ifstream f;
f.open(file);
char dat[256];
for(;;){
if(!f){
break
}
f >> dat;
if(strcmp(dat,"a") == 0){
float x, y;
char txt[256];
f >> x >> y >> txt;
}
}
[/CODE]
[/quote]

That code risks causing a buffer overflow though, you could do: f >> setw(256) >> dat to ensure it doesn't happen when you read data. (or just use c++ strings)

strcmp is also potentially dangerous if dat isn't null terminated. (This is exactly why one should use the C++ string and stream objects rather than the C functions) Edited by SimonForsman

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[quote name='Tudor Nita' timestamp='1345463722' post='4971436']
This nags at me a bit too: [url="http://stackoverflow.com/questions/5164538/how-can-i-speed-up-line-by-line-reading-of-an-ascii-file-c/#answer-5165293."]http://stackoverflow...answer-5165293[/url]
[/quote]

Things to point out and quote from there would be:

"EDIT #2: I've found that the slow down for me was due to the set insert"

"Which gives a slowdown of a whooping 17%.
This takes into account:
automatic memory management (no buffer overflow)
automatic resources management (no risk to forget to close the file)
handling of locale"

Unless you deal with a huge text file, 17% are nothing compared to what you get in return and once you manually do the equivalent, chances are your own code would be as "slow" or even slower. Edited by Trienco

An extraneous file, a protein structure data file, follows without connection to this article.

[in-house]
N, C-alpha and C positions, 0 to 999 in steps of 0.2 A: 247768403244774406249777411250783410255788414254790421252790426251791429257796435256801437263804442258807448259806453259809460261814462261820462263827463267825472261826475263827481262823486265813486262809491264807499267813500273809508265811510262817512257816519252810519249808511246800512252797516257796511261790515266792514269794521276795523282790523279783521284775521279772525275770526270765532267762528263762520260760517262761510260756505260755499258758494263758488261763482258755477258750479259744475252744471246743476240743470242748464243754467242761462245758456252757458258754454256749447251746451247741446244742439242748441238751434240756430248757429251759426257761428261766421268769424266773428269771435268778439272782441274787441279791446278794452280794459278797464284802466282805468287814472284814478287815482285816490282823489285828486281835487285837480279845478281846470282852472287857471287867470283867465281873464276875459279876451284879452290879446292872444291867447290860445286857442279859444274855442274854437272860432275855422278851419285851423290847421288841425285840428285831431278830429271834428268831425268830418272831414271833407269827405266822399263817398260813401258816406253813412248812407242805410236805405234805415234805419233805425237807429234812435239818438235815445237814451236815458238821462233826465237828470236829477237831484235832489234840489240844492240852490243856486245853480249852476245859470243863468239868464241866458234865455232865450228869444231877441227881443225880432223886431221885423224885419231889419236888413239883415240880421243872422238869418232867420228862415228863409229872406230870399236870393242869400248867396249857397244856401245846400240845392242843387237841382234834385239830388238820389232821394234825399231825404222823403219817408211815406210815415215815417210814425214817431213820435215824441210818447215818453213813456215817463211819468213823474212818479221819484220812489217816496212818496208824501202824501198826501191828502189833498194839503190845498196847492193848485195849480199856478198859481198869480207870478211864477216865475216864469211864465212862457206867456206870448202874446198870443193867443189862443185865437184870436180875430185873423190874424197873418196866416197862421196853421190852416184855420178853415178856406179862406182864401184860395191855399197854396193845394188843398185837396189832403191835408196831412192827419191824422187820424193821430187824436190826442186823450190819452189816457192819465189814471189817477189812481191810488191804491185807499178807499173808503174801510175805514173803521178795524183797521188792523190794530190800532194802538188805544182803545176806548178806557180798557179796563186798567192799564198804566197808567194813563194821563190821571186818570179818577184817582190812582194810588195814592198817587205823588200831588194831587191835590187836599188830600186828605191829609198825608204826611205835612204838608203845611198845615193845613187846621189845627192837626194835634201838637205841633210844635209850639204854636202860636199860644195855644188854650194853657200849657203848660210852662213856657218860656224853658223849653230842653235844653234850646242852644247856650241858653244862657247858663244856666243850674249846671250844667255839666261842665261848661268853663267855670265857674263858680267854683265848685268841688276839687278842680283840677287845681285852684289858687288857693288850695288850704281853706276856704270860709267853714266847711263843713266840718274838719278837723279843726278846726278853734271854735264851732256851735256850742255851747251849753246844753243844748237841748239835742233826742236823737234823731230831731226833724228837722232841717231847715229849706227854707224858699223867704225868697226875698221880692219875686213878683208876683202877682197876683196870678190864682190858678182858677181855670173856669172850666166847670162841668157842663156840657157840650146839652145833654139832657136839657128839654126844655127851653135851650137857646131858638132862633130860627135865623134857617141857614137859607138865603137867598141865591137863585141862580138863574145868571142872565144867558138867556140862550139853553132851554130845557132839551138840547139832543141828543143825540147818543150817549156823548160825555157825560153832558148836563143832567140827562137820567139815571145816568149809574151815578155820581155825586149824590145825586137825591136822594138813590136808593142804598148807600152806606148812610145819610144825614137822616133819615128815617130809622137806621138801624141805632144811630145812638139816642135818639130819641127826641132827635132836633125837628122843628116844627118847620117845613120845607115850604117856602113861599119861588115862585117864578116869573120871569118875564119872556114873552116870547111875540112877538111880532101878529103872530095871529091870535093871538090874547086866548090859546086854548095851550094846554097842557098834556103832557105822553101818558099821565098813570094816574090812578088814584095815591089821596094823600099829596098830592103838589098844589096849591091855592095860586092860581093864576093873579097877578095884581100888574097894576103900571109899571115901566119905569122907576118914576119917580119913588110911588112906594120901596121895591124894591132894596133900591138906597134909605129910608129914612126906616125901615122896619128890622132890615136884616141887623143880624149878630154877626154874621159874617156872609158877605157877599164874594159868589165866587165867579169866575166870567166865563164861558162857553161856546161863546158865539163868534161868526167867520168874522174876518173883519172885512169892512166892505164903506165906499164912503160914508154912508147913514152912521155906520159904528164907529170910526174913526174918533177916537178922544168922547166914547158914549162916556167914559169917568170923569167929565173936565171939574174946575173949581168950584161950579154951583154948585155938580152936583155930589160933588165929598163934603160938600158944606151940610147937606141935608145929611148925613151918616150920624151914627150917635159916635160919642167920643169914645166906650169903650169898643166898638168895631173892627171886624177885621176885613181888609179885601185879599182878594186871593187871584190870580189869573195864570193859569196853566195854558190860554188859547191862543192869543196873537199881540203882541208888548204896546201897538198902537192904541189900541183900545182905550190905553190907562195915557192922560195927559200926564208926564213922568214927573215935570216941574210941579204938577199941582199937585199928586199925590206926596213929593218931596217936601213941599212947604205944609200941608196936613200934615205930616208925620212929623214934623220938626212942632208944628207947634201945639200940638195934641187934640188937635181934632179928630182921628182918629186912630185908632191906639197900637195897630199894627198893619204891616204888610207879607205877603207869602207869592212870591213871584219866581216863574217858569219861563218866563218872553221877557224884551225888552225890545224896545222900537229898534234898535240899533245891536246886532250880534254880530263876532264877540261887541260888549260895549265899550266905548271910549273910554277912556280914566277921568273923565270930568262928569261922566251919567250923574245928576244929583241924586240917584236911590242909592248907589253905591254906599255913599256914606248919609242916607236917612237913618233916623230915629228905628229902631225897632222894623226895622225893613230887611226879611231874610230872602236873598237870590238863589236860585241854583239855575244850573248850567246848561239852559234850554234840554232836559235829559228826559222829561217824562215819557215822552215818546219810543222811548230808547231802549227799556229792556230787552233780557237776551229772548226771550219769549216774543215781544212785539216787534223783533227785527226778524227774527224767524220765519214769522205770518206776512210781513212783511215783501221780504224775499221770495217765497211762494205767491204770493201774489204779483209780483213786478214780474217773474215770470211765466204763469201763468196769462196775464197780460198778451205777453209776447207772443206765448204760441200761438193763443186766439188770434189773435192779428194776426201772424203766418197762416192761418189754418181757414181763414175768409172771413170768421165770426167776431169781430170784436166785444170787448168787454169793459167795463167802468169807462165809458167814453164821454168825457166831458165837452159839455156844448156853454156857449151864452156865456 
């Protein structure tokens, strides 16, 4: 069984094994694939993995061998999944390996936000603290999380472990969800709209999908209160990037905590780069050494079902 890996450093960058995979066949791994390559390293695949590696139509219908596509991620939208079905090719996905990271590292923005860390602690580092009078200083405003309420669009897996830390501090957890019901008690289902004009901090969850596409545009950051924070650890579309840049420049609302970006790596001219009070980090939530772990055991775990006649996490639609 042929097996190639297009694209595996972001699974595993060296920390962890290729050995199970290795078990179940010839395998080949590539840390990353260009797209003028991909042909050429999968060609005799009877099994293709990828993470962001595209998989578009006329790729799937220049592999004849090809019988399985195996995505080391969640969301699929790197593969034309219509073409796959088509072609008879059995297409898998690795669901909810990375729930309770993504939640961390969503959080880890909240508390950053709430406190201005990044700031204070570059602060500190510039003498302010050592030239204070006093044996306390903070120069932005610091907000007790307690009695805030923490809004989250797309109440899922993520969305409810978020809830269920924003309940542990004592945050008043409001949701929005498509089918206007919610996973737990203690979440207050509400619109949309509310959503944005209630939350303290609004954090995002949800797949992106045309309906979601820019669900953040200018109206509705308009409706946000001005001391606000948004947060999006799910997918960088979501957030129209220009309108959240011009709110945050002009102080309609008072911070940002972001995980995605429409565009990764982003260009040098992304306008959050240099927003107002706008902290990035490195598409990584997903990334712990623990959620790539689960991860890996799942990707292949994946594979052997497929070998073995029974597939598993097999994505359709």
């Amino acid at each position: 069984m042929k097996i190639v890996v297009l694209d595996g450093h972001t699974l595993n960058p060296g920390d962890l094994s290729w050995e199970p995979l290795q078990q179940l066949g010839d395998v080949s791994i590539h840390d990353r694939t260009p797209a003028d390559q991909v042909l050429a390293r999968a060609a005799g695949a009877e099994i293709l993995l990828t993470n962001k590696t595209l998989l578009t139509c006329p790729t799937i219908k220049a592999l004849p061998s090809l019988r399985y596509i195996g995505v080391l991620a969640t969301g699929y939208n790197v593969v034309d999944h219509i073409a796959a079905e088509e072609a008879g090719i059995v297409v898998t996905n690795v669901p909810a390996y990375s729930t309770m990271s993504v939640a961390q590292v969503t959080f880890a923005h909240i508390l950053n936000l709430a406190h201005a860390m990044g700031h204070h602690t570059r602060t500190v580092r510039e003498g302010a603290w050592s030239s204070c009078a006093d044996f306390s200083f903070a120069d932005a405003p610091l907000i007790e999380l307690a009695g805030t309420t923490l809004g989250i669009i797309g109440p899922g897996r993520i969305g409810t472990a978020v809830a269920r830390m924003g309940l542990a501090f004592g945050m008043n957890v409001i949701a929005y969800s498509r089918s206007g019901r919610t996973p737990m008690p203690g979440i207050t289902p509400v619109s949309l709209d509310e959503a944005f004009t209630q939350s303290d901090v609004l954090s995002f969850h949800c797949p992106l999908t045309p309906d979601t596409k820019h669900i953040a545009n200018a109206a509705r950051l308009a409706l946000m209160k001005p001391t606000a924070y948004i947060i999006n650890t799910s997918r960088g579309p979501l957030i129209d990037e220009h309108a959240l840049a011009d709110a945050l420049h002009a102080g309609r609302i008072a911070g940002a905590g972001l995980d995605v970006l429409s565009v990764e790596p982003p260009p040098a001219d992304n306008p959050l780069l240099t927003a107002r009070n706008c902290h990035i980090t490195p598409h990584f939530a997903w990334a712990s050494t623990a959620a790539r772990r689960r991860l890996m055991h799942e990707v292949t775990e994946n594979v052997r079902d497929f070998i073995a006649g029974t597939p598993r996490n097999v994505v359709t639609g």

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Guess i should replay my fix ^^.
[CODE]

std::vector<string> MapList; //The vector where to hold what Maps to hold
int HowManyMaps = 0; //Keaping this for later
std::string tempString;

std::fstream tempStream("./Data/Map.txt");
if(tempStream.is_open)
{
tempStream >> HowManyMaps;
tempStream.ignore(2);
for(int a = 0; a < HowManyMaps; a++)
{
tempStream >> tempString;
tempStream.ignore(1);
MapList.push_back(tempString);
}
}
tempStream.close();

//Exit
for(int x = 0; x < HowManyMaps; x++)
{
MapList [x].clear(); //clear the strings
}
MapList.clear();
[/CODE]

only problem i got is that i can save file as "Text.gam" then open it with fstream as "Text.gam"
but if i open it with Notepad... It becomes "Text.gam.txt" file =,= so anoing Edited by BaneTrapper

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[quote name='BaneTrapper' timestamp='1345913927' post='4973277']
Guess i should replay my fix ^^.
[CODE]

std::vector<string> MapList; //The vector where to hold what Maps to hold
int HowManyMaps = 0; //Keaping this for later
std::string tempString;

std::fstream tempStream("./Data/Map.txt");
if(tempStream.is_open)
{